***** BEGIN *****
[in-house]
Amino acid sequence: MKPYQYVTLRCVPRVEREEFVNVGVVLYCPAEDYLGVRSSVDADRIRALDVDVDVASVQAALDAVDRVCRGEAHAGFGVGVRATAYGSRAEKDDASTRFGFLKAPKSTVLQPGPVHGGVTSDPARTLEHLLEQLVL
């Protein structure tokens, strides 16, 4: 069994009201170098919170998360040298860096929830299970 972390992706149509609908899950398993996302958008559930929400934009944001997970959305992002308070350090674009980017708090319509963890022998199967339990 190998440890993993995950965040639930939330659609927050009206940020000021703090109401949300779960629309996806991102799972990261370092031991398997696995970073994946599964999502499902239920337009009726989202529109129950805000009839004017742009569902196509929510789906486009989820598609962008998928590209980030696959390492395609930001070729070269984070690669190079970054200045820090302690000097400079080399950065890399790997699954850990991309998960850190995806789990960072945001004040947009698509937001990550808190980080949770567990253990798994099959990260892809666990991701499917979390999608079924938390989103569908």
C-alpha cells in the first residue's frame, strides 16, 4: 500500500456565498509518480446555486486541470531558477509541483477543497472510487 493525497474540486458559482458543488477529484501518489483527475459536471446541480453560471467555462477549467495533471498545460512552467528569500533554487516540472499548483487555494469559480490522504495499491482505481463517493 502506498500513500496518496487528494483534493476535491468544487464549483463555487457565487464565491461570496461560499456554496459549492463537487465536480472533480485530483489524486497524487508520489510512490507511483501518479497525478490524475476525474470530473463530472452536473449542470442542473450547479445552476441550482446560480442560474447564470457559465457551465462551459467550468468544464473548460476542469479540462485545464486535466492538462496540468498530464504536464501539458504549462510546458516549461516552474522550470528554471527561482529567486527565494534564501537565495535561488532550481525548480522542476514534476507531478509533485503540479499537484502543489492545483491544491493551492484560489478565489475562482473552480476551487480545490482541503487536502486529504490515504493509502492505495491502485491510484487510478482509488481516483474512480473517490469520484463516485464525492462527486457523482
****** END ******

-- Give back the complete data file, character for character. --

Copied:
[in-house]
Amino acid sequence: MKPYQYVTLRCVPRVEREEFVNVGVVLYCPAEDYLGVRSSVDADRIRALDVDVDVASVQAALDAVDRVCRGEAHAGFGVGVRATAYGSRAEKDDASTRFGFLKAPKSTVLQPGPVHGGVTSDPARTLEHLLEQLVL
């Protein structure tokens, strides 16, 4: 069994009201170098919170998360040298860096929830299970 972390992706149509609908899950398993996302958008559930929400934009944001997970959305992002308070350090674009980017708090319509963890022998199967339990 190998440890993993995950965040639930939330659609927050009206940020000021703090109401949300779960629309996806991102799972990261370092031991398997696995970073994946599964999502499902239920337009009726989202529109129950805000009839004017742009569902196509929510789906486009989820598609962008998928590209980030696959390492395609930001070729070269984070690669190079970054200045820090302690000097400079080399950065890399790997699954850990991309998960850190995806789990960072945001004040947009698509937001990550808190980080949770567990253990798994099959990260892809666990991701499917979390999608079924938390989103569908």
C-alpha cells in the first residue's frame, strides 16, 4: 500500500456565498509518480446555486486541470531558477509541483477543497472510487 493525497474540486458559482458543488477529484501518489483527475459536471446541480453560471467555462477549467495533471498545460512552467528569500533554487516540472499548483487555494469559480490522504495499491482505481463517493 502506498500513500496518496487528494483534493476535491468544487464549483463555487457565487464565491461570496461560499456554496459549492463537487465536480472533480485530483489524486497524487508520489510512490507511483501518479497525478490524475476525474470530473463530472452536473449542470442542473450547479445552476441550482446560480442560474447564470457559465457551465462551459467550468468544464473548460476542469479540462485545464486535466492538462496540468498530464504536464501539458504549462510546458516549461516552474522550470528554471527561482529567486527565494534564501537565495535561488532550481525548480522542476514534476507531478509533485503540479499537484502543489492545483491544491493551492484560489478565489475562482473552480476551487480545490482541503487536502486529504490515504493509502492505495491502485491510484487510478482509488481516483474512480473517490469520484463516485464525492462527486457523482